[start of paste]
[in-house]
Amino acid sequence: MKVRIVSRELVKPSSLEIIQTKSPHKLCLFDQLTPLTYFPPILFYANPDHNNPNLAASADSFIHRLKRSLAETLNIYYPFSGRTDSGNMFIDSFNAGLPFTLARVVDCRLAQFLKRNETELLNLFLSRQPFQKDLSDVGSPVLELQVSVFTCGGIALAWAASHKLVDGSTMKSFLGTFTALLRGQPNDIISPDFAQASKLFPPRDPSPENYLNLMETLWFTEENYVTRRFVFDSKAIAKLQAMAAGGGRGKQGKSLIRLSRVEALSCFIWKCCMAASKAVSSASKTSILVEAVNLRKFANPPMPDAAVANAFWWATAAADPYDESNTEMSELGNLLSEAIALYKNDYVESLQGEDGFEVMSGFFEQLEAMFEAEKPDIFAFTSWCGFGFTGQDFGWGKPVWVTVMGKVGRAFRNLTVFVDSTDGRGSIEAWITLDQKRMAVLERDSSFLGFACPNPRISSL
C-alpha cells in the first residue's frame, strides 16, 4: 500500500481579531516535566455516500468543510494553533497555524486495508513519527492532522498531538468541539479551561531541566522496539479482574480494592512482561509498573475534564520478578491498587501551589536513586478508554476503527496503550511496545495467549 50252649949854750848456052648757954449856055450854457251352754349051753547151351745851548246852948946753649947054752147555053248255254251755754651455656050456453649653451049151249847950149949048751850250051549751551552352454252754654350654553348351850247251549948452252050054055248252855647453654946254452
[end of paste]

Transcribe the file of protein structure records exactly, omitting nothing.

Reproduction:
[in-house]
Amino acid sequence: MKVRIVSRELVKPSSLEIIQTKSPHKLCLFDQLTPLTYFPPILFYANPDHNNPNLAASADSFIHRLKRSLAETLNIYYPFSGRTDSGNMFIDSFNAGLPFTLARVVDCRLAQFLKRNETELLNLFLSRQPFQKDLSDVGSPVLELQVSVFTCGGIALAWAASHKLVDGSTMKSFLGTFTALLRGQPNDIISPDFAQASKLFPPRDPSPENYLNLMETLWFTEENYVTRRFVFDSKAIAKLQAMAAGGGRGKQGKSLIRLSRVEALSCFIWKCCMAASKAVSSASKTSILVEAVNLRKFANPPMPDAAVANAFWWATAAADPYDESNTEMSELGNLLSEAIALYKNDYVESLQGEDGFEVMSGFFEQLEAMFEAEKPDIFAFTSWCGFGFTGQDFGWGKPVWVTVMGKVGRAFRNLTVFVDSTDGRGSIEAWITLDQKRMAVLERDSSFLGFACPNPRISSL
C-alpha cells in the first residue's frame, strides 16, 4: 500500500481579531516535566455516500468543510494553533497555524486495508513519527492532522498531538468541539479551561531541566522496539479482574480494592512482561509498573475534564520478578491498587501551589536513586478508554476503527496503550511496545495467549 50252649949854750848456052648757954449856055450854457251352754349051753547151351745851548246852948946753649947054752147555053248255254251755754651455656050456453649653451049151249847950149949048751850250051549751551552352454252754654350654553348351850247251549948452252050054055248252855647453654946254452